As to the second point of attack the issue is whether the plaintiff was exposed at all on the day in question, and prior to the onset of symptoms, to the jolting that he said could occur when the leading end of the rods drooped and hit into the machine. This attack is based on the plaintiff’s earlier versions of what happened and is quite independent of the “time of shift” point but, I note, consistent with it. As I have said the plaintiff’ memory of the events of the day was far from clear. He effectively said that he followed the normal procedures. If he worked for as long as two to three hours then he would expect, in that time, that he would be subjected to the jolting from the rods striking the cutter. However, it follows from the finding that he observed the initial symptoms at the start of the day that he may not have been exposed to this jolting so early in the shift, as it occurred, on his account, only from time to time.
 It should be noted that the plaintiff does not purport to know what caused the onset of symptoms of pain in his back. However he has given at least three versions which make no reference to this jolting. This is in contrast to his evidence in chief where he expressly mentions the knocking effect in relation to the onset of his discomfort.
 The first is the version that I have mentioned above as recorded by Ms Chronopolous in the Incident Report form.
 The second is in a Notice of Claim for Damages form completed as part of the pre litigation procedures required by the Workers’ Compensation and Rehabilitation Act 2003. It is dated 20 November 2007. In a section headed “Completely describe details of the event resulting in the injury” the form records, after referring to “having to wheel the conveyor table to the Pratt machine”: “The Claimant would have to exert great effort to transfer large sized steel rods from the conveyor table to the Pratt machine”.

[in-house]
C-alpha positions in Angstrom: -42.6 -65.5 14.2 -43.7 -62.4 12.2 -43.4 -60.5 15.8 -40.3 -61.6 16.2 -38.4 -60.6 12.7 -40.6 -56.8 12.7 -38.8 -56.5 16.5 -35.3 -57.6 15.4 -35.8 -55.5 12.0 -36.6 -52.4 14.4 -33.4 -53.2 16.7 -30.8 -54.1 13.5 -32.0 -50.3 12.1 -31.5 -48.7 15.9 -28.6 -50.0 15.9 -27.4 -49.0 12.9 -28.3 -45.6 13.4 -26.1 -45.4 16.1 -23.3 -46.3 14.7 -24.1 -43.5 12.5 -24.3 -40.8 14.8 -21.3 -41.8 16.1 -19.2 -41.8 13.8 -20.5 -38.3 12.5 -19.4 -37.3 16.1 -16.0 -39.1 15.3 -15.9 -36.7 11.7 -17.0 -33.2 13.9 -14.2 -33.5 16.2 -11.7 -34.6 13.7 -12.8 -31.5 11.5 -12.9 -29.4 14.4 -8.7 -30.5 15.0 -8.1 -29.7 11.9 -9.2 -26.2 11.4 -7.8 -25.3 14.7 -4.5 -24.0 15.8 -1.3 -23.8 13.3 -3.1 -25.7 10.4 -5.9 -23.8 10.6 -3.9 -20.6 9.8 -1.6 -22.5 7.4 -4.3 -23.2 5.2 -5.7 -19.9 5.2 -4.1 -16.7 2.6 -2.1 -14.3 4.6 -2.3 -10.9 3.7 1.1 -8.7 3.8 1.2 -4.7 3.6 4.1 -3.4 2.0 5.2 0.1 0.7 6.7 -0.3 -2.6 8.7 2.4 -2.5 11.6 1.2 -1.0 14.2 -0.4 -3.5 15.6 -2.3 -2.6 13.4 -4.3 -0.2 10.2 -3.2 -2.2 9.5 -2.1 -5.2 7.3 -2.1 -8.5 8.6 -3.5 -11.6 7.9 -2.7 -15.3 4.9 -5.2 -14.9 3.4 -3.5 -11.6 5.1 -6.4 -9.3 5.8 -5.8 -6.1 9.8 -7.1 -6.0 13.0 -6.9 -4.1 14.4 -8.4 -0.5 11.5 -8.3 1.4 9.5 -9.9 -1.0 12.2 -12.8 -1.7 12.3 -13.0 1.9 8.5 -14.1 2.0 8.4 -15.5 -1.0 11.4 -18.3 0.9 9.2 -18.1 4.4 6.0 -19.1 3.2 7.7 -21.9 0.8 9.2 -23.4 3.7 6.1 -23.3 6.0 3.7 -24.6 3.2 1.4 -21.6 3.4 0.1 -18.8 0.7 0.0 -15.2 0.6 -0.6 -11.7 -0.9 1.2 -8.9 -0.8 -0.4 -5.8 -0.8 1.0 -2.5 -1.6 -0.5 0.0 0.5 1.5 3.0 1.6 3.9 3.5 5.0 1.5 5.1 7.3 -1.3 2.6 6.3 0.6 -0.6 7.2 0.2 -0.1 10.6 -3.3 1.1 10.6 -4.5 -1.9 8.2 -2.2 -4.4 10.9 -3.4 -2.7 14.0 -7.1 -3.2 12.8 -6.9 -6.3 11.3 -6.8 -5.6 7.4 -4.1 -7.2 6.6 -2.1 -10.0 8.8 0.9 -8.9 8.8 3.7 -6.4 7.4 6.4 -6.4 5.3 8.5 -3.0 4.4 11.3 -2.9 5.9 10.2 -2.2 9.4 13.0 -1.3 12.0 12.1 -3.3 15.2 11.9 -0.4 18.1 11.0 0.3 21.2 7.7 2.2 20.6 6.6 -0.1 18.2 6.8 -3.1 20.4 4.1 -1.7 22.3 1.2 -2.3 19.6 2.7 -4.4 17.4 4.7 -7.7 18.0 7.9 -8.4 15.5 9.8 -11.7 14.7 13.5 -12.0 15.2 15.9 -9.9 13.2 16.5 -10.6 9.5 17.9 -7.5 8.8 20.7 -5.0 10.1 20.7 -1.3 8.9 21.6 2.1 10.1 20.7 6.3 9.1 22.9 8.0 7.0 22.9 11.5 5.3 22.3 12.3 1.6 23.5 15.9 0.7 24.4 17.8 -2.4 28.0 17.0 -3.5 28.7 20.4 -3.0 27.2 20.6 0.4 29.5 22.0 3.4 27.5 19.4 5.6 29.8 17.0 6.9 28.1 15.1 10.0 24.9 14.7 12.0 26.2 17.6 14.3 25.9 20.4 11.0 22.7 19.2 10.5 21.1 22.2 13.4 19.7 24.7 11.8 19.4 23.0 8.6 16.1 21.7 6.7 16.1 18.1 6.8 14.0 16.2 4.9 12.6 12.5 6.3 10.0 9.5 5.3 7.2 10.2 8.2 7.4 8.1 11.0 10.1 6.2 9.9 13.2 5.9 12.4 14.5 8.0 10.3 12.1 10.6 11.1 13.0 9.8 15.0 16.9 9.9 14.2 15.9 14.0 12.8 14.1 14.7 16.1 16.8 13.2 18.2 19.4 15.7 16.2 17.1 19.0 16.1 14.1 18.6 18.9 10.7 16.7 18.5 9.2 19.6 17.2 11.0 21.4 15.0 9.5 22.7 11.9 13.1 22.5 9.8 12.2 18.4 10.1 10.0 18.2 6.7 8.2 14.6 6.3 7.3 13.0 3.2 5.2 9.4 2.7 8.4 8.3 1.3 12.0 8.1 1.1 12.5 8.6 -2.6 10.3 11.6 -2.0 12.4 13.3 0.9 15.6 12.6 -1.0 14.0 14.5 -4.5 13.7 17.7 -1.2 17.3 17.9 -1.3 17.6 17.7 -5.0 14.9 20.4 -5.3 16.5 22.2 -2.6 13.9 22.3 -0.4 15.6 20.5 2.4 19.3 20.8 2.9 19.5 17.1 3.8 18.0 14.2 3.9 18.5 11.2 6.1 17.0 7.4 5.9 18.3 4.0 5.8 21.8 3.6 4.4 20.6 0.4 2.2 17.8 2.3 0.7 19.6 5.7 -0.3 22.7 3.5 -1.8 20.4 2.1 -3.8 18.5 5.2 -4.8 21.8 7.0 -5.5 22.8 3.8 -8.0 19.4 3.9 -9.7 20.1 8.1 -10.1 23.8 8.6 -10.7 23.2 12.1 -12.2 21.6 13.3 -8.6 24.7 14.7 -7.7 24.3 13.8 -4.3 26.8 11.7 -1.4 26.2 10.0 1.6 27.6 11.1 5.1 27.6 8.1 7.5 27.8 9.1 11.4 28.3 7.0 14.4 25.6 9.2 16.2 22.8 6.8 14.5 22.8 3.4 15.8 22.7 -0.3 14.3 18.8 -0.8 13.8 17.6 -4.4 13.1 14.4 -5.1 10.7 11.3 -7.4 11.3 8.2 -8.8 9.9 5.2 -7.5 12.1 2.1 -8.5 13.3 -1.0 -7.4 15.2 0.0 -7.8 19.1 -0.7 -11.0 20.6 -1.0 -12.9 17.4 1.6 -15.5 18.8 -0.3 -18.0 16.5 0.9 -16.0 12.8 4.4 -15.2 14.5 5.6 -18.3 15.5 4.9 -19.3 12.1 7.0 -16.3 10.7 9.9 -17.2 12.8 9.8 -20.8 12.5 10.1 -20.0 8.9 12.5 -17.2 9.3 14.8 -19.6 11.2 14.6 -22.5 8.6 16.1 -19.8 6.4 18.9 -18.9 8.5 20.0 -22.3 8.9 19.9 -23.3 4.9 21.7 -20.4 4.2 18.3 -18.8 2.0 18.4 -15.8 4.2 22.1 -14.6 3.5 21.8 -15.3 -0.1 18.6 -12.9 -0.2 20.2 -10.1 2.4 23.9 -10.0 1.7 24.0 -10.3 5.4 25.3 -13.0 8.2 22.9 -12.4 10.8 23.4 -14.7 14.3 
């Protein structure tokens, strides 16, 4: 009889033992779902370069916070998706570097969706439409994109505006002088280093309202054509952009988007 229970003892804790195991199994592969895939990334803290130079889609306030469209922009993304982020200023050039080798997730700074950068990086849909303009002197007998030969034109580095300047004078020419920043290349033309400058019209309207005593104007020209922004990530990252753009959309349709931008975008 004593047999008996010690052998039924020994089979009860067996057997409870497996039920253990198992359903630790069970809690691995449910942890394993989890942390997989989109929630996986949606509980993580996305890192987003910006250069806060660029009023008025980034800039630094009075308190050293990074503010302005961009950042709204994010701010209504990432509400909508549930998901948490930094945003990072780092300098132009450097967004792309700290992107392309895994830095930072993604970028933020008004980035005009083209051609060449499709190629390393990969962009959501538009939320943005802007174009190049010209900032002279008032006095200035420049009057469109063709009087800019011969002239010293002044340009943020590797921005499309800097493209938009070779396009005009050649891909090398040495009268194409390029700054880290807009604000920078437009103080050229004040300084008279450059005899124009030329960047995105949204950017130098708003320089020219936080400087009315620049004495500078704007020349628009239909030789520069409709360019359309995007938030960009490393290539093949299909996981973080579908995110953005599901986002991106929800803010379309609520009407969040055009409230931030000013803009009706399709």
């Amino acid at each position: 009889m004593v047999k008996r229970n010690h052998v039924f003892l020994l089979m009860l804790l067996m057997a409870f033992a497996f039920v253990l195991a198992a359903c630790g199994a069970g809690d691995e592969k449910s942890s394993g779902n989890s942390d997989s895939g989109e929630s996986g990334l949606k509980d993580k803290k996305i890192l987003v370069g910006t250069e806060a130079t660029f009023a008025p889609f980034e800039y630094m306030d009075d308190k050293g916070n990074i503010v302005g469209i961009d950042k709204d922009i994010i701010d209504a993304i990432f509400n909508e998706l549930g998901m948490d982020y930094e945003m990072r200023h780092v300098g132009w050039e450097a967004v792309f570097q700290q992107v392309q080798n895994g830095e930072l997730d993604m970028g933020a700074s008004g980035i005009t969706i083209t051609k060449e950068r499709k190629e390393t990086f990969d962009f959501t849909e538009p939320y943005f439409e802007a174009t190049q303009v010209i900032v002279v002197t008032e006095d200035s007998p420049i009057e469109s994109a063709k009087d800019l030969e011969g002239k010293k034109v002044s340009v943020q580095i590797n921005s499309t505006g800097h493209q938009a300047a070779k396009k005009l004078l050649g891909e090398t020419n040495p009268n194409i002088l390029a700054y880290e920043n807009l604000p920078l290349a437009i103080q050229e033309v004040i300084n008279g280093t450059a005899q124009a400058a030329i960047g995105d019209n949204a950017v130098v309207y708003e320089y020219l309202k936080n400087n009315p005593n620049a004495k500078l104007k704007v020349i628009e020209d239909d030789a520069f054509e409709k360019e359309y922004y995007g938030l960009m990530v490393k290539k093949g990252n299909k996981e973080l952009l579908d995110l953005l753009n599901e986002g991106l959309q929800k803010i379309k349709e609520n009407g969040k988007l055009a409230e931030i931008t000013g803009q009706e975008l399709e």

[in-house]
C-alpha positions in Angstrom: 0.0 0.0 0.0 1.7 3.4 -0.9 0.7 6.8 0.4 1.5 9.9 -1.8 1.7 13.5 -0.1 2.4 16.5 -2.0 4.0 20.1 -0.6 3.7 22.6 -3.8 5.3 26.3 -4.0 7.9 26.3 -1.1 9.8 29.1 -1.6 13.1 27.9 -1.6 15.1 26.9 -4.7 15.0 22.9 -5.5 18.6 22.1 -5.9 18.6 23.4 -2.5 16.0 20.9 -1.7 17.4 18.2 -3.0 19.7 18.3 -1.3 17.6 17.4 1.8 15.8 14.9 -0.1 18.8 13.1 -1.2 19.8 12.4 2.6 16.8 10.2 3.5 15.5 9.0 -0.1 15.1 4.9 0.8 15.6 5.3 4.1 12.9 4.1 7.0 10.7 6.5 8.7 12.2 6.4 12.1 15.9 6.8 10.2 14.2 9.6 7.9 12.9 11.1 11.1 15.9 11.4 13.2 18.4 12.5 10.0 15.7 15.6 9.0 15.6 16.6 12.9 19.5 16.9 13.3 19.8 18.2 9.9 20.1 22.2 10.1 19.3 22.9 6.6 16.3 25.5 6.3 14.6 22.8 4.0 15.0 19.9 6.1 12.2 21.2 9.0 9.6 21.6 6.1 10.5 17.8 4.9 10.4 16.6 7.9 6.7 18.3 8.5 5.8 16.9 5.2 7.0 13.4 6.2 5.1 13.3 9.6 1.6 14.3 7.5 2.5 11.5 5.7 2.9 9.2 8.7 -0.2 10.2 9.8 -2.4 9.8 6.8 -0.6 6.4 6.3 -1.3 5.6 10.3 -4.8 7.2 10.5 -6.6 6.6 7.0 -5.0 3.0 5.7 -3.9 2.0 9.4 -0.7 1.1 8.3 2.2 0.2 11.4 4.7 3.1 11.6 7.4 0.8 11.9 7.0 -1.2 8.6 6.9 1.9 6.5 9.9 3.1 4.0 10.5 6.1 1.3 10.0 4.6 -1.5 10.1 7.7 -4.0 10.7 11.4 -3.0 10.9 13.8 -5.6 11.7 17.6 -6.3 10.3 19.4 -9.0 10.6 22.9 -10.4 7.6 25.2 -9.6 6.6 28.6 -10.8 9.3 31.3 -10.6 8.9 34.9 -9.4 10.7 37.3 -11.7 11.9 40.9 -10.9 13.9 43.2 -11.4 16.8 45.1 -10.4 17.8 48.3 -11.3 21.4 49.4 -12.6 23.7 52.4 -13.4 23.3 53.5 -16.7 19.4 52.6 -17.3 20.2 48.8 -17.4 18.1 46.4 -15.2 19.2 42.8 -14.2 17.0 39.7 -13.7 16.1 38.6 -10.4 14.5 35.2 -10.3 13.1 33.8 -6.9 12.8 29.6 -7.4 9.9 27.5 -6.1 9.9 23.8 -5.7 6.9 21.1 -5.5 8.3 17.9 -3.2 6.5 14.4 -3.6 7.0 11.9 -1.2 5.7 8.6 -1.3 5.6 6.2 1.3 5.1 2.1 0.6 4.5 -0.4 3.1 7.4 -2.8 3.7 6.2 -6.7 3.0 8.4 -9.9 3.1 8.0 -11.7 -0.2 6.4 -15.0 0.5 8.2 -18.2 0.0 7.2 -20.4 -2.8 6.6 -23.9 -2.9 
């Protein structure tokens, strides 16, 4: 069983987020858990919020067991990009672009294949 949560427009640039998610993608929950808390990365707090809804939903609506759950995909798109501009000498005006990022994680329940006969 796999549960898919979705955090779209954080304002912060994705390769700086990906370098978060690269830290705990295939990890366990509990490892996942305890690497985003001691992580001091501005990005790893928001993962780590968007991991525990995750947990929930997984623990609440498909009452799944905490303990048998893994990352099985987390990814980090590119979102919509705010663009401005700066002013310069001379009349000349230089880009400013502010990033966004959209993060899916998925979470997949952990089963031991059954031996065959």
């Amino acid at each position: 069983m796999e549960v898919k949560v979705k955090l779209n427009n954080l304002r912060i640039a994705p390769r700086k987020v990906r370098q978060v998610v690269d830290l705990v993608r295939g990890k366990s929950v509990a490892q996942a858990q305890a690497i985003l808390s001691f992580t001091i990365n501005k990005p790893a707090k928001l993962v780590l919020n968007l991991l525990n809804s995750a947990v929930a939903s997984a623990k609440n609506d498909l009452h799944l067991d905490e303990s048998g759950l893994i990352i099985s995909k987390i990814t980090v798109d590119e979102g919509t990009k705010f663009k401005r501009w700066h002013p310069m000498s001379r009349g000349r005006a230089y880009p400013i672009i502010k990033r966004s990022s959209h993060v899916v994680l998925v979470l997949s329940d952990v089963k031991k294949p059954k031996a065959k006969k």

It is clear that the version in this document contains, on any view, a number of inaccuracies. For example it refers to the plaintiff working the morning shift when he had never done so. And the system of work did not require that a conveyor table be wheeled to the Pratt machine. However the gravamen of the complaint about the system of work is in the words that I have quoted. The exertion of “great effort” does not correspond with being subjected to significant jolting.
 At the conclusion of the form the plaintiff was required to declare, and did, that “all statements made in this Notice of Claim for damages that are in my personal knowledge are true, correct and complete in every respect”. Plainly the plaintiff did not convey accurately to his lawyers either the events of the day or the system of work. This is one of the unexplained inaccuracies that troubles me about the plaintiff’s reliability. Nonetheless, making every allowance for the plaintiff, he could not but have realised that he was under an obligation to record those aspects of the work that he considered to be involved in his injury. He plainly did not hold the view then that this jolting had anything to do with his injury.
 The third is in a version to a Dr Steadman who saw the plaintiff for assessment. The plaintiff’s evidence on this was:
“Now, you saw, didn’t you, in relation to this claim, a doctor by the name of Peter Steadman. Do you remember seeing Dr Steadman?– I definitely do.
Right. And you told him in relation to the accident, amongst other things, that the rollers, having explained your job, were at a different level to the guillotine and so with some momentum and twisting, the rod would be pushed along, but unfortunately it would then hit the edge of the guillotine, which was uneven?– Mmm.
And that’s what you’ve told us about?– Yep.
That there were times, in fact, when the rod, after it went—–?– Yep.
—–over the last roller would droop—–?– Yep.
—–and instead of entering into the face of the Pratt machine, it would jar?– True.
And you’ve told Dr Steadman that you’d complained about this and then he goes on to say, “However, ironically, this is not how he injured himself. He said that he was pushing a rod and he thinks it was about one-quarter of a tonne when his back began to get sore. He said that the rod did not jar, but his back became sore. He kept working for another three days, however his pain became worse and worse. He said by the third day he had to stop work, because he had leg symptoms and felt that he had pressure in his low back affecting both sides.”?– Well, that’s pretty right in what he says. (emphasis added)
 I did not understand the plaintiff to deny that he had said this to the doctor. The express disclaimer to Dr Steadman that “the rod did not jar” is again against the notion that any jolting occurred, at least associated in the plaintiff’s mind with the occurrence of any discomfort in his back.
 I am conscious that the questioning by Mr Myers in cross examination conflated the issue of the cause of injury, about which the plaintiff did not pretend to know the answer, with the question of whether there was an occurrence of jarring or jolting on the day in question.